While everyone goes through mental health challenges in their own unique way - based on genetics, combined with any challenging life experiences we have, mine manifested primarily in panic attacks.
I believe my panic attack disorder was all due to family history (i.e. genetics). The afternoon of my first one was in the Fall of 1988, and like most households during that time, mental health was not talked about. I felt very isolated, unable to discuss it with anyone, and that I was in this by myself. Only my best friend knew everything about me and what I was going through. I found out much later (five or so years after that first panic attack) that I had many family members that suffered from the same disorder.
By far, the 15 years of panic attacks were the most difficult stretches I have ever gone through. There were plenty of times where I just felt helpless, times in which while standing on a subway platform when I was living in NYC, I’d say to myself, “Just one step onto the tracks and no more panic attacks.” Nothing, I believe, that I ever would have ever acted on, but it explains a bit about my state of mind during this period - and how awful I felt.
The most important thing that has helped me is just telling my story. It has been very therapeutic.
I got my panic attacks under control at 33 years old, 15 years ago. The isolation I felt due to mental health not being as accepted as it is today has shaped me to want to discuss mental health with anyone willing to listen. Once I began talking about it and trying to help others is when I truly started feeling better and I was able to see significant improvement in my quality of life. I could focus on my career and my relationships in a way I was never able to before.
After years of not dating due to my panic attacks, I finally jumped into the deep end of the pool and started dating a girl who, within a month, urged me to go to therapy. Since mental health was not regularly discussed, psychiatry and therapy were almost like witchcraft to me. There was no chance someone would just be able to listen to me talk and solve my issues. But because I wanted to be successful in my relationship, I agreed to go.
After years of my general physician just putting me on sedatives (4 mg of Ativan a day), my new psychiatrist changed me to Prozac. Almost instantaneously, my head cleared, and I was able to accept the work I would need to do - therapy and then begin the process of getting this under control. Drugs for me were not a “cure all,” but they were a symptom management tool that helped me do the work through the therapy I needed.
I am still in therapy and I have really made breathing a focus. You can work yourself out of an attack just by focusing on and controlling the speed of your breathing.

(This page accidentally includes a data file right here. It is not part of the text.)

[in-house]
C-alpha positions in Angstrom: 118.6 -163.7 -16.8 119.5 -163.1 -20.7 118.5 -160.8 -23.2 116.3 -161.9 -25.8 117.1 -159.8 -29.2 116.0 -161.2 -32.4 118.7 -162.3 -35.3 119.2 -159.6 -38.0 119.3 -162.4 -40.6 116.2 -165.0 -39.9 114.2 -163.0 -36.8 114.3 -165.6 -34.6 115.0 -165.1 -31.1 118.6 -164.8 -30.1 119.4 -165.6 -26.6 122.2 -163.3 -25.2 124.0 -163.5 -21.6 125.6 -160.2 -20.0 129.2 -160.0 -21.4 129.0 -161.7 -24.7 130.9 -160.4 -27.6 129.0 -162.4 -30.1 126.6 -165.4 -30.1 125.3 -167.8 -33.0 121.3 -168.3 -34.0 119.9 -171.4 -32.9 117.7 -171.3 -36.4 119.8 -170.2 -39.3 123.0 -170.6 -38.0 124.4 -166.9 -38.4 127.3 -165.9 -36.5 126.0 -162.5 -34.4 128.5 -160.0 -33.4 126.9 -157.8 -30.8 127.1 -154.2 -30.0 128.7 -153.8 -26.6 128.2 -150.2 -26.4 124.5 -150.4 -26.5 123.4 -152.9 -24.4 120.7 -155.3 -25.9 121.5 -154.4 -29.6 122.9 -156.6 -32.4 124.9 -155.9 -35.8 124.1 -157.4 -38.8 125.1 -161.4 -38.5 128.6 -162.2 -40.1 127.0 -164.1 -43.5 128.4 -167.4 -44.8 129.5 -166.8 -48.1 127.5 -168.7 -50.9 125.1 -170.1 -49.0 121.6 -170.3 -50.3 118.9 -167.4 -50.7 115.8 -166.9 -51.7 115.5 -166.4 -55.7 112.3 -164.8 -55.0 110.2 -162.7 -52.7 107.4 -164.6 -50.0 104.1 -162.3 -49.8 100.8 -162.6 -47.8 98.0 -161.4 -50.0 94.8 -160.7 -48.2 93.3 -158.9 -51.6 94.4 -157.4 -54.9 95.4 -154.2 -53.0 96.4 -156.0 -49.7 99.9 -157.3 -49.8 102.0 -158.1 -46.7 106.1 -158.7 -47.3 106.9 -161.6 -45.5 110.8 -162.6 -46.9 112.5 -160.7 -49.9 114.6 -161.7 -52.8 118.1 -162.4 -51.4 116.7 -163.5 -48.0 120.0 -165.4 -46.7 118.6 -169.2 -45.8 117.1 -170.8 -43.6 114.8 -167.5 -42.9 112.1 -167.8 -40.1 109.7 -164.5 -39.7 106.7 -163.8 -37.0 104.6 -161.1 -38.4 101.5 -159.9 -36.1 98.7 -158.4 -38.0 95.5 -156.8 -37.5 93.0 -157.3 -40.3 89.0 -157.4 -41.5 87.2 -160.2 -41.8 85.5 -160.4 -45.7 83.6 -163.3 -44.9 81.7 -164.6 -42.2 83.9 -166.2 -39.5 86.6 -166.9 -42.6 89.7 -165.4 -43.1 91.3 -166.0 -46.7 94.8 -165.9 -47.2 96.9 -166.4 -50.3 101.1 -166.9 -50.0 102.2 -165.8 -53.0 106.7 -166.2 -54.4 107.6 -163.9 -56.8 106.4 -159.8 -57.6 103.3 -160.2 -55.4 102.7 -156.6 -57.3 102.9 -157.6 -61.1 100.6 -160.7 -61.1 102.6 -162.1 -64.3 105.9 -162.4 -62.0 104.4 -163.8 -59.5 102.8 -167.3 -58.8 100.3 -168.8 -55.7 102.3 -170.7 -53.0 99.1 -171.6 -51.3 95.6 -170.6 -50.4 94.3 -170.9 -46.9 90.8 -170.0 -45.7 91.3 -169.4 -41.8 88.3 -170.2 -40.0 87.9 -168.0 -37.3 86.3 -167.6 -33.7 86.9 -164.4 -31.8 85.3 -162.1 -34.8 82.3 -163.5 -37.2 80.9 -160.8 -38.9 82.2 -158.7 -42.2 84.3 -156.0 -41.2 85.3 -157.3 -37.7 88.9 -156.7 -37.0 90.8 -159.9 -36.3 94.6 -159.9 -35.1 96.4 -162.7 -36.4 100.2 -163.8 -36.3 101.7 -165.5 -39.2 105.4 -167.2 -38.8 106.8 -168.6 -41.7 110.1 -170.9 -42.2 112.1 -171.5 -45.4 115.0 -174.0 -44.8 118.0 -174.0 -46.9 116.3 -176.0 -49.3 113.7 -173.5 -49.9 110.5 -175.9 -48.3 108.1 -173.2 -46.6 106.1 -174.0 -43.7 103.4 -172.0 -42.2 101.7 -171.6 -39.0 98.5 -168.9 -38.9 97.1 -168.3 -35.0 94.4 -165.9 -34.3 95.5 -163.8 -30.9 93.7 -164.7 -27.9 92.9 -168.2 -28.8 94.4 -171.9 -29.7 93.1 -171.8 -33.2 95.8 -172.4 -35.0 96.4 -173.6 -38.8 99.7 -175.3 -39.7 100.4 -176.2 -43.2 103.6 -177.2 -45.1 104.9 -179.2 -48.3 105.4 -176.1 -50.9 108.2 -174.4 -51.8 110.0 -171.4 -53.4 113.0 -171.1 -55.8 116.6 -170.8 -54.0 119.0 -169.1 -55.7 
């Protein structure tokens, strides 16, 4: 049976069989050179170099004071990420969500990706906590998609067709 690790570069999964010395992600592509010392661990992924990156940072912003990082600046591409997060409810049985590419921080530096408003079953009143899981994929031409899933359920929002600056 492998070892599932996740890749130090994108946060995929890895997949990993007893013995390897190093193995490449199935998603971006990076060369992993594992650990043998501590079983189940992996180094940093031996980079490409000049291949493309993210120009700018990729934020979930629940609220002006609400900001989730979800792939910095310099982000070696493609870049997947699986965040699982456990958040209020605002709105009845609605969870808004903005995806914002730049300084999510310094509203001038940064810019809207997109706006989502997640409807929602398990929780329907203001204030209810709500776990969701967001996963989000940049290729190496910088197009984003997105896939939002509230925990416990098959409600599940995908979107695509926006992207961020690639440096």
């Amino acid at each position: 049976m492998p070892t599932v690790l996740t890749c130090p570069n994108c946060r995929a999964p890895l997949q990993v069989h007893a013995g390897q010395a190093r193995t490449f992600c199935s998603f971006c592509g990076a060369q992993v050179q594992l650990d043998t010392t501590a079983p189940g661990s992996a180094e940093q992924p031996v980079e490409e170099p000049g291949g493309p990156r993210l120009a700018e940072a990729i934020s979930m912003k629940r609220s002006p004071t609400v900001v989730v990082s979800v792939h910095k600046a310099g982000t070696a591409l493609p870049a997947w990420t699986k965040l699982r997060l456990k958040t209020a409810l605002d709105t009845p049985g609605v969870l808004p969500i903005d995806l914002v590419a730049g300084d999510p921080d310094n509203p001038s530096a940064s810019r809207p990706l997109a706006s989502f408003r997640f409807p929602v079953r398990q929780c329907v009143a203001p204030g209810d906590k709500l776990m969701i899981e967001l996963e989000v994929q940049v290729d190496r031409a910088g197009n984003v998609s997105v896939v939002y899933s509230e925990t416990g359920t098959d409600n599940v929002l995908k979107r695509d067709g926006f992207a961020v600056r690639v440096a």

While I did not end up with that girl long term, I owe her a debt of gratitude for helping me get my life back. The last 15 years have been a long and winding journey, but over that period, I have gone from about five major panic attacks per day to maybe five per year. And I have been given the tools to quickly squash a panic attack before it becomes full-blown.
The most important thing that has helped me is just telling my story. It has been very therapeutic. There is a stigma about mental health in this country and once I realized that I did not care what others thought, I was able to move forward and be able to discuss it openly.
As far as day to day, I am still in therapy and I have really made breathing a focus. You can work yourself out of an attack just by focusing on and controlling the speed of your breathing. That has really help me stop the attacks in their tracks.
Everyone has been incredibly supportive since I have opened up. Many people are surprised because they see me as such a calm person, one who oversees important decisions at a professional sports team. So, they cannot grasp that I am still on medication and in therapy. The more I tell my story, the more I am asked if I can discuss it with them, family members and co-workers who may be experiencing similar symptoms. Just as I would mentor a college kid trying to get into the sports business, I also look at this as mentoring people to try and get the proper treatment and get their own lives back.
Everyone is going through something - even in this industry at the highest levels, and I am happy to talk openly about them so that others can feel more comfortable doing the same.
Scott Levine is currently the CFO at the NHL’s Florida Panthers. He’s a member of the #SameHere Alliance and is an advocate for Mental Health. He graduated from Hofstra University with a degree in Accounting then went to work at PricewaterhouseCoopers (PWC). He then went on to be Director of Business Operations and Finance at Disney. Since that move he’s spent the better part of 20 years in the Sports & Entertainment field with stops at Time, Inc Base Entertainment and Madison Square Garden before landing at Panthers in 2015. You can learn more about Scott and connect with him on LinkedIn here.
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